I took one memorable Zoom call while multiple viles of blood were removed! The other end of the call overlooked my cries of pain. Photo by Kenny Schachter

A digitally altered color photo shows a zipper atop a large scar

I installed an accessory zipper for easy entrance/exit for extra storage. Photo by Kenny Schachter

A painting of a nurse has text atop it that reads "KENNY'S NURSE"

Richard Prince said it’s all a free concert, so surely he wouldn’t mind. Besides, he’s had disc surgery too. Photo by Kenny Schachter

A man in casual clothes raises his fist in a color photo. He is in a hospital room, holding a walker.

And he’s off, but slowly! Released on his own recognizance—along with a week’s worth of insurance-covered 24/7 nurses. Photo by Kenny Schachter

Standing outside in a digitally altered image, a man holds a walker with many attachments

Introducing my new line of walkers: Kenny’s multi-media mobility machines for the man/woman on the mend! Photo by Kenny Schachter

A cartoon image shows a man modeling three canes of different heights

Size matters!! Trust me. Photo by Kenny Schachter

A man stands in an art-filled with a cane

Not a day has gone by in three weeks, literally, that I haven’t cried: from fear, pain, frustration, anger (am I missing anything?), and, on occasion, joy! Like here, where I made it up five flights to my office for the first time in three weeks using a cane! And sheer will. Photo by Kenny Schachter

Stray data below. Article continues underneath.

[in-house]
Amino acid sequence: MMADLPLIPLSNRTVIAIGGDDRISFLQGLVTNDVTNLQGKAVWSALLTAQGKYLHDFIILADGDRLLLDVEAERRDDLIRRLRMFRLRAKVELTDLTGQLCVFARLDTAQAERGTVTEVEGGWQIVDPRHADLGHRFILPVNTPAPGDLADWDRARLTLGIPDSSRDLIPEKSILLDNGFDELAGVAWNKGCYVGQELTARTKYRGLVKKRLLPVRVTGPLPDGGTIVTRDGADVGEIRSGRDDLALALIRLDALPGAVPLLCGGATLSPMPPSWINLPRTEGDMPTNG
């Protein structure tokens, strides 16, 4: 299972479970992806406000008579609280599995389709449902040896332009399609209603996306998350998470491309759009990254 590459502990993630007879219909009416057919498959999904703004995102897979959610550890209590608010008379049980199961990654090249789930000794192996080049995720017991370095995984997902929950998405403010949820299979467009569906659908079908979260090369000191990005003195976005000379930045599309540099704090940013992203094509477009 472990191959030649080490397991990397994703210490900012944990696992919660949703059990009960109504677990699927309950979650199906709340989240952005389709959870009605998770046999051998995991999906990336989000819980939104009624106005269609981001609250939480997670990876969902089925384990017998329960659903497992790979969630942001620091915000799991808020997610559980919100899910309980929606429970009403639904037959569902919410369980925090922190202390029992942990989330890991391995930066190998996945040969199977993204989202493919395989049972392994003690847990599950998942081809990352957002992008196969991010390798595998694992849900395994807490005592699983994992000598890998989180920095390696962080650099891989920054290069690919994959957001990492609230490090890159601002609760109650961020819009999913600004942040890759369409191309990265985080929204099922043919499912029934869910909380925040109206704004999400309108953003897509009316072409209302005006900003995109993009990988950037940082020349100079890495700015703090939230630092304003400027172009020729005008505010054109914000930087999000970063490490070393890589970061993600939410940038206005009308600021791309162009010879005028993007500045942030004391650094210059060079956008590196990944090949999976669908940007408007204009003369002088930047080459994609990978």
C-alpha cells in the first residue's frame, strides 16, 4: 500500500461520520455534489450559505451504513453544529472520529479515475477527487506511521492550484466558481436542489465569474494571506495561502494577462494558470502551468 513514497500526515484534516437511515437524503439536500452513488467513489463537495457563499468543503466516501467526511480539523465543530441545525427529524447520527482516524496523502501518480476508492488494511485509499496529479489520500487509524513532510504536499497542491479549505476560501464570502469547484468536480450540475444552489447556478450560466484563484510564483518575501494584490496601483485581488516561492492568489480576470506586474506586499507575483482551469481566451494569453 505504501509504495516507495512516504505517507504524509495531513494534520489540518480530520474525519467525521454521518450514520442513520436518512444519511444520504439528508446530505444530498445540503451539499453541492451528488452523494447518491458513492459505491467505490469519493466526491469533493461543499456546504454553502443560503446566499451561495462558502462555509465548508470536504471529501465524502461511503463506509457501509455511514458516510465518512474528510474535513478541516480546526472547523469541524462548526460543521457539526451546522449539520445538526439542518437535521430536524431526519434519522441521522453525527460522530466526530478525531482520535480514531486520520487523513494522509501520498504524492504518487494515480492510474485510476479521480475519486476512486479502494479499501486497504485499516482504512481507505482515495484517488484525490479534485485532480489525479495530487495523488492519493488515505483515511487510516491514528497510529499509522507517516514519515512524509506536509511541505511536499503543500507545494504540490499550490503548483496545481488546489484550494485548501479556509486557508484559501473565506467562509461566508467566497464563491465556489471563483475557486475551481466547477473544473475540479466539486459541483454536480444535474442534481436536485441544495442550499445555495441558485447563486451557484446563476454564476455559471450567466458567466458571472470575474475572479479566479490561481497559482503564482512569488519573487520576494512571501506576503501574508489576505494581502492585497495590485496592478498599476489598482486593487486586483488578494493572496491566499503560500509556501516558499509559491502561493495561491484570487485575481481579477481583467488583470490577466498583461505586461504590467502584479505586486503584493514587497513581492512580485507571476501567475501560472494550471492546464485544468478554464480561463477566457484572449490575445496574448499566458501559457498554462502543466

A color photo shows a container filled with pills

Breakfast of champions! For a few weeks, I helped the pharmaceutical companies make even more pornographic sums of money. Photo by Kenny Schachter

A fake billboard in an image shows a man appearing to market legal services

Sounds kind of masturbatory, but if only I could sue myself—I would! How stupid to lift 33 sculptures weighing more than 57 pounds, each up and down multiples flights. I was asking for trouble. And trouble I got. Photo by Kenny Schachter

A red image with pink letters reads: KEEP HOPE ALIVE

My first monographic book, published by the Francisco Carolinum Museum in Linz, Austria is hot off the press, and couldn’t have been more presciently titled! Photo by Kenny Schachter

A digital image shows a cane that resembles a gun

This could come in handy at Frieze. Keep your distance—or else! Photo by Kenny Schachter

A man sits in an art-filled room in a color photograph

Surprising how much necessity breeds industriousness! Since I never quite learned how to paint or draw, maybe now is time to take it up with my toes. Photo by Kenny Schachter